The first cohort of students in Vancouver Island University’s Stewardship Technician Training Program graduated with flying colours in March: creating a pathway that First Nations students following in their footsteps can walk with confidence and pride.
“You have to be committed to the course and to finishing it. That was easy with the classmates we had. They kept me coming back to it, all these new friends I made.”
- Stanley Beans, Da’naxda’xw /Awaetlatla First Nation
“Meeting all the people, that was the highlight for me.”
- Shane Pollard, Wei Wai Kum First Nation
“I did fifteen different courses in two years. It was hard work, but they were all good. The Environmental Technician course was the highlight for me.”
- Antonio Billie, K’ómoks First Nation
“If you enjoy the outdoors, and you love the water, you’re going to love doing this. But you have to dig deep. You have to put all of yourself into it. This is not all for you, remember, it’s for our people.”
- Ian McDougal, ‘Namgis First Nation
On March 31 2017, surrounded by their beaming families, loudly clapping community members and proud Chiefs and Councillors, Harry Alfred (‘Namgis), Stanley Beans, Antonio Billie, Cory Frank (K’ómoks), Randy Frank (K’ómoks), Harold Glendale (Da’naxda’xw /Awaetlatla), Jorden Henderson (Gwa’sala-‘Nakwaxda’xw First Nation), Jonah Johnson (‘Namgis), Ian McDougal, Shane Pollard, Tomas Puglas (Mamalilikulla First Nation), Georgina Thomas (Tlowitsis First Nation), Wayne Walkus (Gwa’sala-‘Nakwaxda’xw), and Brandon Wilson (Tlowitsis) all stood up in the Kwanwatsi Big House at Wei Wai Kum First Nation in Campbell River to be acknowledged as the first graduates of Vancouver Island University’s Stewardship Technician Training Program.
Now fully certified as environmental stewards, these men and women—all of them now actively working as Guardian Watchmen and stewards of their territories—began the program in 2015, and spent the next two years in intensive training in a range of disciplines.
The qualifications offered included environmental assessment, technical skills in engine maintenance and data and inventory monitoring, certification in archaeological and culturally modified tree inventory techniques, electro-fishing and parks administration. Not least of all, the courses included cultural awareness and compliance training, involving role-playing scenarios out in the field. “Having that kind of experience, even just through scenarios, really builds your confidence to talk to people and deal with real life situations,” says graduate Stanley Beans.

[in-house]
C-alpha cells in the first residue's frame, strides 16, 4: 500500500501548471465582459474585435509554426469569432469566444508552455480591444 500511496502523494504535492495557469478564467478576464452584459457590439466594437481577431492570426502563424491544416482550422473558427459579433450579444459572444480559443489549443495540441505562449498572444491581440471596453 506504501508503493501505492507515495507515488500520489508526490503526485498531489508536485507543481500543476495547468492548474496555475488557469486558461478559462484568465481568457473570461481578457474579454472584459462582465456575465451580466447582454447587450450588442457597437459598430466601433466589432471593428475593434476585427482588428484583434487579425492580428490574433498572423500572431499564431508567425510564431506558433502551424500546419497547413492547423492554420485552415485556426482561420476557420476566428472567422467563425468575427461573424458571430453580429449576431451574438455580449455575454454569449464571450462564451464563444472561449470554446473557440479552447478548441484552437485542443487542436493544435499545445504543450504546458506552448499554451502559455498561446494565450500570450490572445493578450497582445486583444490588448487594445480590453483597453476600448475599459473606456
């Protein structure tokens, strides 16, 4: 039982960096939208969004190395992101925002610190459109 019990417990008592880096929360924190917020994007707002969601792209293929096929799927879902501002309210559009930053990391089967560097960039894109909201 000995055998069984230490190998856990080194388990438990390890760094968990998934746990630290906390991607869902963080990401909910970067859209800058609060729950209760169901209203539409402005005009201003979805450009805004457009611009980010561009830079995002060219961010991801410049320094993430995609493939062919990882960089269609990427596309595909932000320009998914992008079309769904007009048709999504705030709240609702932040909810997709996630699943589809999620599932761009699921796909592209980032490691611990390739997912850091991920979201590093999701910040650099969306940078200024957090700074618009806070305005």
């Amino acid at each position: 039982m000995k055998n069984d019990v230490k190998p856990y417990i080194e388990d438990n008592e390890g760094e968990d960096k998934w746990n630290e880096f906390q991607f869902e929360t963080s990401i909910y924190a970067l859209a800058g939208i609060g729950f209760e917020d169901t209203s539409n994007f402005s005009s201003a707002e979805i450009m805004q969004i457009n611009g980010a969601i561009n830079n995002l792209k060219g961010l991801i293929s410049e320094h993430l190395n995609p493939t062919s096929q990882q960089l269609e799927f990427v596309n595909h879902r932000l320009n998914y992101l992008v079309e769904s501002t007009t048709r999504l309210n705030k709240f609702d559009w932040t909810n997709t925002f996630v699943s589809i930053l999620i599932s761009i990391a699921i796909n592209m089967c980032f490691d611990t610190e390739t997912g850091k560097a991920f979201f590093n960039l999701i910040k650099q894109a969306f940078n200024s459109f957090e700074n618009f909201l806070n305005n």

It’s a huge tribute to the designers of the program that Stanley feels that way; two years ago it was difficult to get two words out of the diffident young man, who was just beginning his studies. Today, he is proud of what he does and he is not shy about saying so: “It feels really good to be out there in the territory taking care of it, and knowing how to do that.”
VIU’s Office of Aboriginal Education and Engagement representative Sheila Cooper, who worked with staff at Nanwakolas Council to develop the program and individual courses within it, says: “The content and scope of the courses were very community-driven. We worked closely with the communities to identify where the needs and desires were for courses that would support the work of the Guardians and the stewards most effectively.”
Chris Roberts of Nanwakolas Council, who worked with Cooper, adds: “It’s a program tailored very specifically for our Guardians and stewards. Cultural awareness training, for example, was uniquely designed for us by elders from different communities. It’s such an important course. Knowledge of customary ways of working and an understanding of the environment from that perspective can’t be taken for granted.”
A day to remember
Hereditary Chief (K’omoks member) Rob Everson attended the graduation ceremony. As sparks crackled and flew from the burning cedar logs in the centre of the Big House, Everson expressed what was in everyone’s hearts and minds: “It’s so important for us as First Nations people to have our eyes and ears on the ground and know what is going on in the territory, to ensure our Aboriginal rights and title are protected, and protecting who we are as a people.”